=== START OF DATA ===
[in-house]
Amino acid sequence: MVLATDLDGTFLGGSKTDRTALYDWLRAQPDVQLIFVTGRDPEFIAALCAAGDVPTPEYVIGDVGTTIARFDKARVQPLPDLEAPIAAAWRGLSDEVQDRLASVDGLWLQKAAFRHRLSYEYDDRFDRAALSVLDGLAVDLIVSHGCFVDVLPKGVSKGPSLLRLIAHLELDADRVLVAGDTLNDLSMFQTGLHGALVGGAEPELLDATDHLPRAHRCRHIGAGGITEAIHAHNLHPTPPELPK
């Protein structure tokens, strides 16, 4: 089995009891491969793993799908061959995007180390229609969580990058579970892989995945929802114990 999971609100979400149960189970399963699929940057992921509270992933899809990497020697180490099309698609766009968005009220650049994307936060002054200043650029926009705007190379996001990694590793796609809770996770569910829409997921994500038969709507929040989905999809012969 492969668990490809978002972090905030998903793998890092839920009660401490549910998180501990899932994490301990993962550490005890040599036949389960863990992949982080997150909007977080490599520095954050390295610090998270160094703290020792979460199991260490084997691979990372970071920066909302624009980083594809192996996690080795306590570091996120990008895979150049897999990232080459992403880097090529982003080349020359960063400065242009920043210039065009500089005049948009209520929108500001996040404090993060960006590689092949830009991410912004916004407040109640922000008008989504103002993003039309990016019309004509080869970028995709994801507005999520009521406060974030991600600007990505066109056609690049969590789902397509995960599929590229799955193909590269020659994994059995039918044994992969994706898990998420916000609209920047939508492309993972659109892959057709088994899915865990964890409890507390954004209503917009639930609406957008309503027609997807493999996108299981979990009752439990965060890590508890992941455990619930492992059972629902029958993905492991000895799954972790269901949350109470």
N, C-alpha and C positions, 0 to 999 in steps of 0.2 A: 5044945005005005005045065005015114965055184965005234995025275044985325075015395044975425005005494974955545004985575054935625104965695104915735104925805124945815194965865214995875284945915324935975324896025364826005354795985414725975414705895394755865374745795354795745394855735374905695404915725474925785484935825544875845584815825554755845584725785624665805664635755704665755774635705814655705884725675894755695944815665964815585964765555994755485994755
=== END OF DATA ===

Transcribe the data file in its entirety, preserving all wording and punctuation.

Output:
[in-house]
Amino acid sequence: MVLATDLDGTFLGGSKTDRTALYDWLRAQPDVQLIFVTGRDPEFIAALCAAGDVPTPEYVIGDVGTTIARFDKARVQPLPDLEAPIAAAWRGLSDEVQDRLASVDGLWLQKAAFRHRLSYEYDDRFDRAALSVLDGLAVDLIVSHGCFVDVLPKGVSKGPSLLRLIAHLELDADRVLVAGDTLNDLSMFQTGLHGALVGGAEPELLDATDHLPRAHRCRHIGAGGITEAIHAHNLHPTPPELPK
């Protein structure tokens, strides 16, 4: 089995009891491969793993799908061959995007180390229609969580990058579970892989995945929802114990 999971609100979400149960189970399963699929940057992921509270992933899809990497020697180490099309698609766009968005009220650049994307936060002054200043650029926009705007190379996001990694590793796609809770996770569910829409997921994500038969709507929040989905999809012969 492969668990490809978002972090905030998903793998890092839920009660401490549910998180501990899932994490301990993962550490005890040599036949389960863990992949982080997150909007977080490599520095954050390295610090998270160094703290020792979460199991260490084997691979990372970071920066909302624009980083594809192996996690080795306590570091996120990008895979150049897999990232080459992403880097090529982003080349020359960063400065242009920043210039065009500089005049948009209520929108500001996040404090993060960006590689092949830009991410912004916004407040109640922000008008989504103002993003039309990016019309004509080869970028995709994801507005999520009521406060974030991600600007990505066109056609690049969590789902397509995960599929590229799955193909590269020659994994059995039918044994992969994706898990998420916000609209920047939508492309993972659109892959057709088994899915865990964890409890507390954004209503917009639930609406957008309503027609997807493999996108299981979990009752439990965060890590508890992941455990619930492992059972629902029958993905492991000895799954972790269901949350109470």
N, C-alpha and C positions, 0 to 999 in steps of 0.2 A: 5044945005005005005045065005015114965055184965005234995025275044985325075015395044975425005005494974955545004985575054935625104965695104915735104925805124945815194965865214995875284945915324935975324896025364826005354795985414725975414705895394755865374745795354795745394855735374905695404915725474925785484935825544875845584815825554755845584725785624665805664635755704665755774635705814655705884725675894755695944815665964815585964765555994755485994755